Nautilus Catalogue

Reviewed by:
lauren c. molina, Digital Assets and Records Manager
Autry Museum of the American West

The aim of Nautilus Catalogue is to provide a database of Nautilus pompilius shells-turned-art object by aggregating information from a variety of disparate collections – and it does exactly this. Created by independent art historian Marsley Kehoe, Nautilus Catalogue consists of a web-based database and downloadable dataset that expands on on Hanns-Ulrich Mette’s 1995 catalogue of nautilus shells.

Text from the ‘About Shells and Mounts’ page of Nautilus Catalogue which lists common terminology terms in bolded text and following each term, defines the common term as used within the website

Kehoe explains the Nautilus Catalogue in detail on three of the resource’s five web pages. Most helpful of all are the “Common terminology” (NautilusCatalogue_3.png) section of the “About Nautilus Shells and Mounts” page and the “How to use this Catalogue” page in its entirety. Reading the text at both of the aforementioned pages makes the experience of using this resource more meaningful (although it is not at all required).

Three records and thumbnail images displayed on Nautilus Catalogue which were returned when searching for ‘coral, figure’ in the search bar under the main menu at the left of the page.

Built with WordPress and Omeka by importing CSV data, the Nautilus Catalogue successfully achieves what Kehoe has set out to do. This free resource displays true to itself across devices and browsers. It is unfettered by any special media viewers that might otherwise make it difficult to translate from desktop to handheld device, giving the user freedom of continued access from any place. There is an easy and effective search bar below the menu panel of this site, which allows the visitor to explore the items of this digital collection using one or many terms (NautilusCatalogue_1.png). The home page does not immediately present image(s) before the user begins their journey by navigating to the “Browse Items” page or by dreaming up a search term to find an item. This site is heavy with text to assert its purpose; text that reads easily, yet at its length may feel somewhat overwhelming to a visitor favoring the image. However lengthy the text is, it informs the user what can be found within Nautilus Catalogue, how to find it, and why it is presented. While this reviewer wonders if a more image-dominant web design might benefit the resource (perhaps with images inserted within the body of the text on the home page), the textual data found within provides detailed information pertaining to each nautilus object, which may be more relevant to audiences aligned with Kehoe’s own scholarship as an art historian. Most entertaining of Kehoe’s decisions with this resource is the choice to include a word cloud within the “Browse by Tag” section on the “Browse Items” page where terms are shown at scale. The word cloud (NautilusCatalogue_2.png) visualizes the catalogue when individual records may still lack images of the objects themselves to view. The word cloud also reveals that stripping shells, whether selectively or wholly, is a common practice in the creation of these objects.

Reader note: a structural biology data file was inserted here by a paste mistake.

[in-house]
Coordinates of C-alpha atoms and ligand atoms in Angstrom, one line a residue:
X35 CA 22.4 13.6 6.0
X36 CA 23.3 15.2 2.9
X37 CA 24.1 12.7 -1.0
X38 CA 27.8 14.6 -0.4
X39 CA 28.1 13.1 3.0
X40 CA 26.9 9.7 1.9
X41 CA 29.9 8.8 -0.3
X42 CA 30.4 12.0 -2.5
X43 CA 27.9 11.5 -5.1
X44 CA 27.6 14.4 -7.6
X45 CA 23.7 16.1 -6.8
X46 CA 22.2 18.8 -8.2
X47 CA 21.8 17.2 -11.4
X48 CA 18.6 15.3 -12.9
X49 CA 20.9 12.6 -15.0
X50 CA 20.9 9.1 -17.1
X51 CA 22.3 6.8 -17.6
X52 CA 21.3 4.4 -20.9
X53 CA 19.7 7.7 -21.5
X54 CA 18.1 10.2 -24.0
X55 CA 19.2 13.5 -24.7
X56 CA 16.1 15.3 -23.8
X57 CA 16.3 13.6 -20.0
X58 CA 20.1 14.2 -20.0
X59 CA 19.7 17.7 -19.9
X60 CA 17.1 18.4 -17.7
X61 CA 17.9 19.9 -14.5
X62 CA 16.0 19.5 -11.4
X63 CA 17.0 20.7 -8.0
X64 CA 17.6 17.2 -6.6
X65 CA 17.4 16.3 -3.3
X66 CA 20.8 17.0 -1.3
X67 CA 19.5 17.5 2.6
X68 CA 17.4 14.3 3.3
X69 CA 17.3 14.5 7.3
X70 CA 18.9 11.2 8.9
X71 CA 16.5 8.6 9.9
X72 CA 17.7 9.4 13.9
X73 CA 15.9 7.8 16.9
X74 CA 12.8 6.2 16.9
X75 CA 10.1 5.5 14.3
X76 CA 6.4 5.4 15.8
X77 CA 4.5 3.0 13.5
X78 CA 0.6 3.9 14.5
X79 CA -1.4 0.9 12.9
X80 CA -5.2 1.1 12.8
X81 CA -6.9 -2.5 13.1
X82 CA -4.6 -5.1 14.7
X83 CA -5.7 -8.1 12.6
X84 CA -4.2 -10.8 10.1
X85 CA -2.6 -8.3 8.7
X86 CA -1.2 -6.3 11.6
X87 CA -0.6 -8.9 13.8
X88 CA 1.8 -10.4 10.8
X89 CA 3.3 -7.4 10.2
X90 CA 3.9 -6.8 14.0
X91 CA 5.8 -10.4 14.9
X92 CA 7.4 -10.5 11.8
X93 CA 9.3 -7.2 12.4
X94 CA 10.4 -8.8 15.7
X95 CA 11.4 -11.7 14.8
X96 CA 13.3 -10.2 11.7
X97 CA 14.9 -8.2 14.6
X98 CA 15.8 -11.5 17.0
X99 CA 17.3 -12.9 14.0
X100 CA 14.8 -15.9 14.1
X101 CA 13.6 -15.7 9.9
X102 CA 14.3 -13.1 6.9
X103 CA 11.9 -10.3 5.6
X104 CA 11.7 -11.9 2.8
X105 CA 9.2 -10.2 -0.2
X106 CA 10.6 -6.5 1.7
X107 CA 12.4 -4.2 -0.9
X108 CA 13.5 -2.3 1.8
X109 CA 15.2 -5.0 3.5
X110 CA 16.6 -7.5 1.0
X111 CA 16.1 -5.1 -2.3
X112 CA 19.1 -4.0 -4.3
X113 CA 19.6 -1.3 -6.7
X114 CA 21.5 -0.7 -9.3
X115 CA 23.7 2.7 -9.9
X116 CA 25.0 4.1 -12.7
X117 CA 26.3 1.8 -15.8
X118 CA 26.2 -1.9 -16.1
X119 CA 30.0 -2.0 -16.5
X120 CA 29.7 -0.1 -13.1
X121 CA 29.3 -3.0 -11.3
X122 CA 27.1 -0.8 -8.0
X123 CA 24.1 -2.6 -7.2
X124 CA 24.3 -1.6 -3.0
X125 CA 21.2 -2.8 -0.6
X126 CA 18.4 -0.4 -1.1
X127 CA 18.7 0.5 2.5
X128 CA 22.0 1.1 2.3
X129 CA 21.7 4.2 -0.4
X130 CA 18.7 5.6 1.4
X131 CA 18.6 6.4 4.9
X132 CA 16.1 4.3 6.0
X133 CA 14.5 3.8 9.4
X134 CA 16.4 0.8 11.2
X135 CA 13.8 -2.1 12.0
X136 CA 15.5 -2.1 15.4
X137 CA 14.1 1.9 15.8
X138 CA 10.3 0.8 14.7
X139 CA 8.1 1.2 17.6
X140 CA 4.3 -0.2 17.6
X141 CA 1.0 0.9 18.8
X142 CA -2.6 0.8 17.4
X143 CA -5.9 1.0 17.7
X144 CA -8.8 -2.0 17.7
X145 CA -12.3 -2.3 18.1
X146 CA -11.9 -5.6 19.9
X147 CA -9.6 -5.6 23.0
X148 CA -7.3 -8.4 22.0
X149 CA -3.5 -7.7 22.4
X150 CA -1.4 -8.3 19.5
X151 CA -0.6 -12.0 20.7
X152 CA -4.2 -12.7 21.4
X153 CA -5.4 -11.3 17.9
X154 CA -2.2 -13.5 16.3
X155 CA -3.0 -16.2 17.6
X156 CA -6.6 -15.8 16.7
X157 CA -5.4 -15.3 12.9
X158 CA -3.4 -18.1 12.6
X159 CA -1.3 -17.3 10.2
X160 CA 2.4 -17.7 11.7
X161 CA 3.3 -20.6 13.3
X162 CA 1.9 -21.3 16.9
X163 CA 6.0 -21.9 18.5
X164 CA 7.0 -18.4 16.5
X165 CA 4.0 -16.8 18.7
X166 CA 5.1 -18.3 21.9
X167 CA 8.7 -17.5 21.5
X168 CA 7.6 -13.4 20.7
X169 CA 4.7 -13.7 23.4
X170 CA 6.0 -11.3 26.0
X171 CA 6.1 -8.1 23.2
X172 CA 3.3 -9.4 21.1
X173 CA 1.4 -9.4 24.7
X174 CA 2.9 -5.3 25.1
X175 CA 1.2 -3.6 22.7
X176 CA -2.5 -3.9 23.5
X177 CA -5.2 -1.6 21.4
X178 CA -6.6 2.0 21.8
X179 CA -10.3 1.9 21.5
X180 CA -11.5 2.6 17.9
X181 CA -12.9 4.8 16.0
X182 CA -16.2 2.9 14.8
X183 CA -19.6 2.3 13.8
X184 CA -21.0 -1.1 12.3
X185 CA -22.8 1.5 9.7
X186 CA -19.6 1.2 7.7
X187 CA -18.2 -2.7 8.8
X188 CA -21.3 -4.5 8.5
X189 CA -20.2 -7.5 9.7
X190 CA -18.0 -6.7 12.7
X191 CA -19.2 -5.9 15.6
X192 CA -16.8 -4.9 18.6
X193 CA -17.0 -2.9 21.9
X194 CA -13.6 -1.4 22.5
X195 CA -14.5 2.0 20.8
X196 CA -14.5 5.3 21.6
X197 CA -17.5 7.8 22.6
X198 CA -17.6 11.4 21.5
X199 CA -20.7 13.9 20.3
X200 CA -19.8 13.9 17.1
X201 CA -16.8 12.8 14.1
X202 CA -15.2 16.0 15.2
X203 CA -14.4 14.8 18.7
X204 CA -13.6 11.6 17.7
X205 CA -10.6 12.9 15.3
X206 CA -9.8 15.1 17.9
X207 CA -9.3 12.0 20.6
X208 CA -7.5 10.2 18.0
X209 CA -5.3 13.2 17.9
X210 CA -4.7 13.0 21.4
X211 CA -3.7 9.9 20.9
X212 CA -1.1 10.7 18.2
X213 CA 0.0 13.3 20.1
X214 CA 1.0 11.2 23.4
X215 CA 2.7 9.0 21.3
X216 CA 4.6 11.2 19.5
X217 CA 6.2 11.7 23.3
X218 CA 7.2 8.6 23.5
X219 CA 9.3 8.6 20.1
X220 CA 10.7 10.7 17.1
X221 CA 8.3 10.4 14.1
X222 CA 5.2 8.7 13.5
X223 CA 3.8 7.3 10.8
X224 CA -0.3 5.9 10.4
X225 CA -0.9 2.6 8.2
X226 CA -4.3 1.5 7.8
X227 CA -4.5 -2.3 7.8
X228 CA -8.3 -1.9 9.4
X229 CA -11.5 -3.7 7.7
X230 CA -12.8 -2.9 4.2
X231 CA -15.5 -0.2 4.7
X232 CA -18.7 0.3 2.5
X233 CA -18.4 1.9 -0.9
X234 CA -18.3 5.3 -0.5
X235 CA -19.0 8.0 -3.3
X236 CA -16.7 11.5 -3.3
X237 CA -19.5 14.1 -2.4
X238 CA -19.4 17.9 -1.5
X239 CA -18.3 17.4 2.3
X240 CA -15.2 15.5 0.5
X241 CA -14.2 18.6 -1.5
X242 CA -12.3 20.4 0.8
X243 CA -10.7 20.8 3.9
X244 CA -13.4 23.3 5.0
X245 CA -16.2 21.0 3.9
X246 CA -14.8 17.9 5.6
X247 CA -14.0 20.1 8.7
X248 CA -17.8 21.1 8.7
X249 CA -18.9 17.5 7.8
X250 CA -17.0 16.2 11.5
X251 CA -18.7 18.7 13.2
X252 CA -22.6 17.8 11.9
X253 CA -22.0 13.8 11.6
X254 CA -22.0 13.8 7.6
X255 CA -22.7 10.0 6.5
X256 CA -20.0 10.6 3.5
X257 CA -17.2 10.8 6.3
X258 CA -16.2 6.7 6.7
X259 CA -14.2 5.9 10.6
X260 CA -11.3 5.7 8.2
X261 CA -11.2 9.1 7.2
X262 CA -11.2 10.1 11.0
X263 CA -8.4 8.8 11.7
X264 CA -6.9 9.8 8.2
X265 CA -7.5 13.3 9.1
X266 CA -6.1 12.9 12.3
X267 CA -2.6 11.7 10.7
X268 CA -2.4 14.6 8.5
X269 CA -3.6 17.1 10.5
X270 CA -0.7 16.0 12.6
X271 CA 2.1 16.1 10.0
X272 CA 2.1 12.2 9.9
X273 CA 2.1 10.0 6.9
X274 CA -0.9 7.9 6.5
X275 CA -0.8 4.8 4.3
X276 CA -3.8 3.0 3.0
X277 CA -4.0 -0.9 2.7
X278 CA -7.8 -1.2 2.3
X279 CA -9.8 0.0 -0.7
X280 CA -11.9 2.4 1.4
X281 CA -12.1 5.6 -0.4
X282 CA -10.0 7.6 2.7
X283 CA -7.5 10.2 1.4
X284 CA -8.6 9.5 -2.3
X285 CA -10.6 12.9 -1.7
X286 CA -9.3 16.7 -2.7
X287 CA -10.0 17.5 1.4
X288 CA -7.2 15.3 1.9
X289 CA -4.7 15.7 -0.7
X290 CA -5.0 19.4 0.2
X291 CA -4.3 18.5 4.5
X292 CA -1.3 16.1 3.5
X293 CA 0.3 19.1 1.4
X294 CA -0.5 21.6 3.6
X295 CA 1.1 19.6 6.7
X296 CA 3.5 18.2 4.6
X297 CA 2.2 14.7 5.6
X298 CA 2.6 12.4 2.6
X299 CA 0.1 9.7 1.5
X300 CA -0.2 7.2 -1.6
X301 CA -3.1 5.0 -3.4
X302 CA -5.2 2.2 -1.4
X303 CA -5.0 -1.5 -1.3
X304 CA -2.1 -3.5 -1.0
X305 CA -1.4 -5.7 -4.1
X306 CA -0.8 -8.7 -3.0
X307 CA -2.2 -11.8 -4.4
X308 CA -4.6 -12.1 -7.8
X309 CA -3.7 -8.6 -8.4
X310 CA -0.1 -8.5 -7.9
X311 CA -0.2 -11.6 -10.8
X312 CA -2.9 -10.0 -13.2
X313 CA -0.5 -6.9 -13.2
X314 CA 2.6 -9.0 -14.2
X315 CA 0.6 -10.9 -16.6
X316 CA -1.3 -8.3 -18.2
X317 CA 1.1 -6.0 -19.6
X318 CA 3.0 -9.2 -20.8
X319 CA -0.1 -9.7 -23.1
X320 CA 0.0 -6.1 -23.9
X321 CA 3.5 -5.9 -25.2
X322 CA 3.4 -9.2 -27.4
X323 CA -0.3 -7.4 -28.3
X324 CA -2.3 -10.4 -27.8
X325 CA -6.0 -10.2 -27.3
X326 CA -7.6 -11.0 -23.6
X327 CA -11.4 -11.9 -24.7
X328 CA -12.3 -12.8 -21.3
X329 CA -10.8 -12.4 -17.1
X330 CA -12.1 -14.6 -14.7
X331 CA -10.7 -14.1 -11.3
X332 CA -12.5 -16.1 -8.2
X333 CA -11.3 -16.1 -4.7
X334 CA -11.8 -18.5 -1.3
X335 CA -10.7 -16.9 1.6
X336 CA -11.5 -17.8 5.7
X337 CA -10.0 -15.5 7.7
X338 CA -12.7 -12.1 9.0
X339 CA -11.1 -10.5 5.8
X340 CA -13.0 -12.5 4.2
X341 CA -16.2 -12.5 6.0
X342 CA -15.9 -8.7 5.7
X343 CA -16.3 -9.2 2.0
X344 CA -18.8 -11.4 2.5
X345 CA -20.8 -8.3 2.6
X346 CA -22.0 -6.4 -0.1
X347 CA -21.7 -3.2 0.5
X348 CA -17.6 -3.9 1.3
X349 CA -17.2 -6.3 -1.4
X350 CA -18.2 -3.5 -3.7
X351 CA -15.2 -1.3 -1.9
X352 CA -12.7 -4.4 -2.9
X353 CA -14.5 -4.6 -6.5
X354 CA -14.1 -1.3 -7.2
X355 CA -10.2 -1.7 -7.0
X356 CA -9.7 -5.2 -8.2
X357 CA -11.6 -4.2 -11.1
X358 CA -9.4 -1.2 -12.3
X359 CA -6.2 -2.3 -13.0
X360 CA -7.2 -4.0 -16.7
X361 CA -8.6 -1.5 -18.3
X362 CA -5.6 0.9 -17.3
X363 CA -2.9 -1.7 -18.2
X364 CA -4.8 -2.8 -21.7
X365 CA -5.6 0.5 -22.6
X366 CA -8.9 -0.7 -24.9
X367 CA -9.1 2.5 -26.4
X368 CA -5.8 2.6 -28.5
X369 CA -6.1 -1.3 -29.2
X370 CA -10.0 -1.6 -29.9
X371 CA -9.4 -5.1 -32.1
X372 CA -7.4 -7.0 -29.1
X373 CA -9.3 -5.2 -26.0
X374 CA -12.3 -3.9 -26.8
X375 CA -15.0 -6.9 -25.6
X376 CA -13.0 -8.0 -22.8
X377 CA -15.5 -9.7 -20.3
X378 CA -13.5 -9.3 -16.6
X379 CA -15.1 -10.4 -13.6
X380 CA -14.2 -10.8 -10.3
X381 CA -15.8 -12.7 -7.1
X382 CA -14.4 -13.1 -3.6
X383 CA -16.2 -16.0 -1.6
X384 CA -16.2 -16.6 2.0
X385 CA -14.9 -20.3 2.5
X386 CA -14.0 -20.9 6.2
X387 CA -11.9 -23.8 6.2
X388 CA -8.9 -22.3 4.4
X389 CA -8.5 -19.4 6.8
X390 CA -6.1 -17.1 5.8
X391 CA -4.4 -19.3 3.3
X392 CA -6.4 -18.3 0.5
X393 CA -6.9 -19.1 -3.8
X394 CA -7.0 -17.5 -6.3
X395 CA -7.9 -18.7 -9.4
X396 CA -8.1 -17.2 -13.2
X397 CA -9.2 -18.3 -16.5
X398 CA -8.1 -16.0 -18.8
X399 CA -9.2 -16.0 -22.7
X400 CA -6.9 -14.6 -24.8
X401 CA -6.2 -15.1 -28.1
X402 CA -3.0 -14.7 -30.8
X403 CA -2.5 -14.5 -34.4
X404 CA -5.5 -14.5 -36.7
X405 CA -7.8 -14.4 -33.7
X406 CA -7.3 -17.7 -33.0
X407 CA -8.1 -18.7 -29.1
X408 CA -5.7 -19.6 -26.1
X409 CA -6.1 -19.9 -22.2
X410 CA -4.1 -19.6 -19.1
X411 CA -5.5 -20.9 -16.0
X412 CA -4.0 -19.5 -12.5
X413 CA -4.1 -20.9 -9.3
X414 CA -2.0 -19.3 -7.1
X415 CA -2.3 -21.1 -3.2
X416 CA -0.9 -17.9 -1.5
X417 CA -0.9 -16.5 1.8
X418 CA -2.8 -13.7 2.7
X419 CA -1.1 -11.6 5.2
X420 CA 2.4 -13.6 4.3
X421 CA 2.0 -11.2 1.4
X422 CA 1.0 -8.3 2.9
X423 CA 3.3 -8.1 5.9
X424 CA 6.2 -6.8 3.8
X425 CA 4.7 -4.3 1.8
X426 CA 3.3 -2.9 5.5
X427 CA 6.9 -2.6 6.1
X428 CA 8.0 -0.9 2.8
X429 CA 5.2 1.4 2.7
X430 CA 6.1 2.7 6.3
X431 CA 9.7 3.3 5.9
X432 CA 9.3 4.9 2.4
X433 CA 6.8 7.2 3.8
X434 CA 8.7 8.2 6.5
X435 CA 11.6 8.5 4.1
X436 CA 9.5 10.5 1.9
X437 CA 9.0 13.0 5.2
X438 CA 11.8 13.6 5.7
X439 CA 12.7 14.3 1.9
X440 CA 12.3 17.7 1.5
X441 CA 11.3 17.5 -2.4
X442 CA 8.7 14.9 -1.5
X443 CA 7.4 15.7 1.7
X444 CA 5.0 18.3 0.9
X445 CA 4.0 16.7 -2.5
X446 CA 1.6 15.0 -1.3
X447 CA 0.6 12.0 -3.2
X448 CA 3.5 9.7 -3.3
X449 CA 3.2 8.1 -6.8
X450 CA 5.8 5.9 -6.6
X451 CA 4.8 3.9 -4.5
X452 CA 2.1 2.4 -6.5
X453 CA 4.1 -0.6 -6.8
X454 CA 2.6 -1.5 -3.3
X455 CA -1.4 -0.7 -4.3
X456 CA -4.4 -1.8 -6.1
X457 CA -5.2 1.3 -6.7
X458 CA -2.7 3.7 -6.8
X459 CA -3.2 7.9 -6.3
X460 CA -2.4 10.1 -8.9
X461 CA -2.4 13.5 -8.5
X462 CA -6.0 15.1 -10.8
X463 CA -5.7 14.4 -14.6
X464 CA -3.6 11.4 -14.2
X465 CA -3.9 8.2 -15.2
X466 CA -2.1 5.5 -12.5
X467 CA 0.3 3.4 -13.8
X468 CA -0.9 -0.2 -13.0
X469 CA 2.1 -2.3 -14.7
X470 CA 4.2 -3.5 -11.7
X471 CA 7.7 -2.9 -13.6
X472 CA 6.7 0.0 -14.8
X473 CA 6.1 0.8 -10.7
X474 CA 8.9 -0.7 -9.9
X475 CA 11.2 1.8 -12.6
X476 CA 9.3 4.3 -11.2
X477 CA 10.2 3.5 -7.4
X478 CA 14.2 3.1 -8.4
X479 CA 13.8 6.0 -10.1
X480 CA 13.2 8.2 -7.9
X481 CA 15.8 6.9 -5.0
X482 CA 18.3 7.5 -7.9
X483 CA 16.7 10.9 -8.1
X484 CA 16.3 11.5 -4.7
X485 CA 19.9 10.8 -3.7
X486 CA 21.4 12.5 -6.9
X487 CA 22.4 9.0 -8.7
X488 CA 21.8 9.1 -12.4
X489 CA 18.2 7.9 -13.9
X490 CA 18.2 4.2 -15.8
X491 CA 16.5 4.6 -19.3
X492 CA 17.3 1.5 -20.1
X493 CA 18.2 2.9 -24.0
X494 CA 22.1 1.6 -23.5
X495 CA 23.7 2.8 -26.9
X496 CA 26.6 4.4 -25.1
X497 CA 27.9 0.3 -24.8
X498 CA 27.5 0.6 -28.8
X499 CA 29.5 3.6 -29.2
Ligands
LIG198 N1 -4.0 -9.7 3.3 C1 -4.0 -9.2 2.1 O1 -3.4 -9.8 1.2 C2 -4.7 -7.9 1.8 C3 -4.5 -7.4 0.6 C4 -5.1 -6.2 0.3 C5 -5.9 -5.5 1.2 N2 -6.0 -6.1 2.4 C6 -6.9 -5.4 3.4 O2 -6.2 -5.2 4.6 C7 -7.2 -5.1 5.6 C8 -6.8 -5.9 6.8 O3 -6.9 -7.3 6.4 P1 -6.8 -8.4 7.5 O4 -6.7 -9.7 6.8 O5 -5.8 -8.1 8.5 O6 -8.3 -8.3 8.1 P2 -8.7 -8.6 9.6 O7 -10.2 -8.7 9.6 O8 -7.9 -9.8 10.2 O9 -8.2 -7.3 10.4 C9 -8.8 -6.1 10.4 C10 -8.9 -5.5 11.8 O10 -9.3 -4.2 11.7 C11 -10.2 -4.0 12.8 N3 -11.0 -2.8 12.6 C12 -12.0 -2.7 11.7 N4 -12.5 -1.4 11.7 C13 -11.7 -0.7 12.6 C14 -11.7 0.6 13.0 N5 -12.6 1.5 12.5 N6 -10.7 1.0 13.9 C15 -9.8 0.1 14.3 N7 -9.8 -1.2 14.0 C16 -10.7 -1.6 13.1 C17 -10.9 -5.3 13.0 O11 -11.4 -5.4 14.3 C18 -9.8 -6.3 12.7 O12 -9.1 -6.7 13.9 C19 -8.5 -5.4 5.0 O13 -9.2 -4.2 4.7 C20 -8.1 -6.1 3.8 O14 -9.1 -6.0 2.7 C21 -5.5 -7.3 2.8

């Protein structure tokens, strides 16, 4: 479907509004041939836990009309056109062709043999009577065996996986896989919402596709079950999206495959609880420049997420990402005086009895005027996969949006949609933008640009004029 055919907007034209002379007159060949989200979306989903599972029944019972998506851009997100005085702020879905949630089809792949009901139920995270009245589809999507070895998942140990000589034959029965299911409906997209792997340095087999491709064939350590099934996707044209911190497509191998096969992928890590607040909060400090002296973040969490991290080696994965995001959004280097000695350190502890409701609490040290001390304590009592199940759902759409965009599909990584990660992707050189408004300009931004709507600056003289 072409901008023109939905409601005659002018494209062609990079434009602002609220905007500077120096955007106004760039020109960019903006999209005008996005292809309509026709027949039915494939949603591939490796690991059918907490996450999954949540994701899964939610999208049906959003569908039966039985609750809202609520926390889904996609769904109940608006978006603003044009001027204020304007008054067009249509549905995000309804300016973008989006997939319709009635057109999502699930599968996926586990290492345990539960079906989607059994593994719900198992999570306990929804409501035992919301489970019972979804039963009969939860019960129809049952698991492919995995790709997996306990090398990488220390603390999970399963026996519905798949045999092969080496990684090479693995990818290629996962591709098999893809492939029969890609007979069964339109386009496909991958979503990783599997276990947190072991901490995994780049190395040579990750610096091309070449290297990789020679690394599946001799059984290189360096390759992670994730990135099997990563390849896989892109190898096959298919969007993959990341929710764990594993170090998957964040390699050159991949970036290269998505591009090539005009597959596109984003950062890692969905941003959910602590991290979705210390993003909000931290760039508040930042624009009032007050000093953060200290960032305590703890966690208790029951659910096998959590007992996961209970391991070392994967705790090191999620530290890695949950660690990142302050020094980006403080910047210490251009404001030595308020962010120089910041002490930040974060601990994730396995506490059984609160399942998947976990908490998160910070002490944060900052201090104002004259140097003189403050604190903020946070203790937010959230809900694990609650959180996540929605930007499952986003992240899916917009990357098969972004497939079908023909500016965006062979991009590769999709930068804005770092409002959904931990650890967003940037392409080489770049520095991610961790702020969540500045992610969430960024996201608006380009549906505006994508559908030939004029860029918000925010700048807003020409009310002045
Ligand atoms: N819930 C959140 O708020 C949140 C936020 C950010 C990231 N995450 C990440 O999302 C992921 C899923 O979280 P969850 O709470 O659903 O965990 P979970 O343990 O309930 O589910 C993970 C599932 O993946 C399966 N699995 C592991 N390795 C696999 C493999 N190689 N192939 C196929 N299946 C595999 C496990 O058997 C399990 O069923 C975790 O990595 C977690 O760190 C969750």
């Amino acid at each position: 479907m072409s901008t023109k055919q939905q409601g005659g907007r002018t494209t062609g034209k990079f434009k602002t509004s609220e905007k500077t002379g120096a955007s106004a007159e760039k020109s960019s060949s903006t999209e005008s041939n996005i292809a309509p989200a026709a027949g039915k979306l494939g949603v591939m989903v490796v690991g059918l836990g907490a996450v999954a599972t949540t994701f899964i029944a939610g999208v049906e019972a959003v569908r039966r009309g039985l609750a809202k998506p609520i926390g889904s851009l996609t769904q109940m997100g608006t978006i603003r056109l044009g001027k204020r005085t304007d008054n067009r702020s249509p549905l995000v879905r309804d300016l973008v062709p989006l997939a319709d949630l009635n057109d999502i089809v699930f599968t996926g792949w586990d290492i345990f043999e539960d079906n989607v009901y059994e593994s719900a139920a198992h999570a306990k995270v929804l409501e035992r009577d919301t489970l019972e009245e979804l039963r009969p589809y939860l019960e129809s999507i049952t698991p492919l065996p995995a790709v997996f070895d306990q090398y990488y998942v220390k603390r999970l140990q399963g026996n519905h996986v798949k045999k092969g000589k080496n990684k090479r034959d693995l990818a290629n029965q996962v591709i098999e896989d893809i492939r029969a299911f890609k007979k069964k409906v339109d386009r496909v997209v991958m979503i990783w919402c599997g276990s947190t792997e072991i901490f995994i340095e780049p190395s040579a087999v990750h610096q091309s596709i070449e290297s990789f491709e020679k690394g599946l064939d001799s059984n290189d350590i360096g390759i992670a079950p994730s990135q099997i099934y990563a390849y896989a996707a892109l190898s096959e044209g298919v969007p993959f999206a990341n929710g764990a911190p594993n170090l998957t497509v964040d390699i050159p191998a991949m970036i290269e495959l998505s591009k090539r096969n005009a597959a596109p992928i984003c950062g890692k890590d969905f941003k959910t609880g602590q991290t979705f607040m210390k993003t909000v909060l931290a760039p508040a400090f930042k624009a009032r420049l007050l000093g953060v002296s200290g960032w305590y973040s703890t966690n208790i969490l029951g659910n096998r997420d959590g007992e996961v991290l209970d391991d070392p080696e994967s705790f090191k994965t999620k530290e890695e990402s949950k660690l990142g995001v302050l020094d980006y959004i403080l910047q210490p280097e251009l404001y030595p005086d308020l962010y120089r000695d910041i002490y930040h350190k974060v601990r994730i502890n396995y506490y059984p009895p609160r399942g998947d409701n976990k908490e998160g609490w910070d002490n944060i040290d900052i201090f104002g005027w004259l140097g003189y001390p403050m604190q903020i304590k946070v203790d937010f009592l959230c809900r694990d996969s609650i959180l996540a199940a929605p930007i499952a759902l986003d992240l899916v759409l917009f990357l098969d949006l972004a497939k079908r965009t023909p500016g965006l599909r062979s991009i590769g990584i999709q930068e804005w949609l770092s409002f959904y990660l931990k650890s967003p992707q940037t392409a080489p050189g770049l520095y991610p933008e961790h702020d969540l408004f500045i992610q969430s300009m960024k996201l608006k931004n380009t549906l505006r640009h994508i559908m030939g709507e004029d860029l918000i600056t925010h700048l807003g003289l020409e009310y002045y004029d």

Text which has been assembled into a word cloud that can be seen by clicking on the ‘Browse by Tag’ tab on the ‘Browse Items’ page of Nautilus Catalogue

A variety of audiences may benefit from this resource: curators, collectors, history scholars, and shell and oddities enthusiasts. Nautilus Catalogue is Kehoe’s attempt to “make sense” of this broadly collected and somewhat obscure type of object. It is an interesting starting place to begin to consider some of the motives behind the European fascination with exoticism and ornament, or museological histories, or specialized crafts, or a number of other reasons why this specific kind of object was made, prized, utilized, and/or presented. Despite (and perhaps because) Nautilus Catalogue is a very pared down, straight-forward resource, it has the promise of being a site where historical, conservational, art, and cultural research might converge upon these curious items.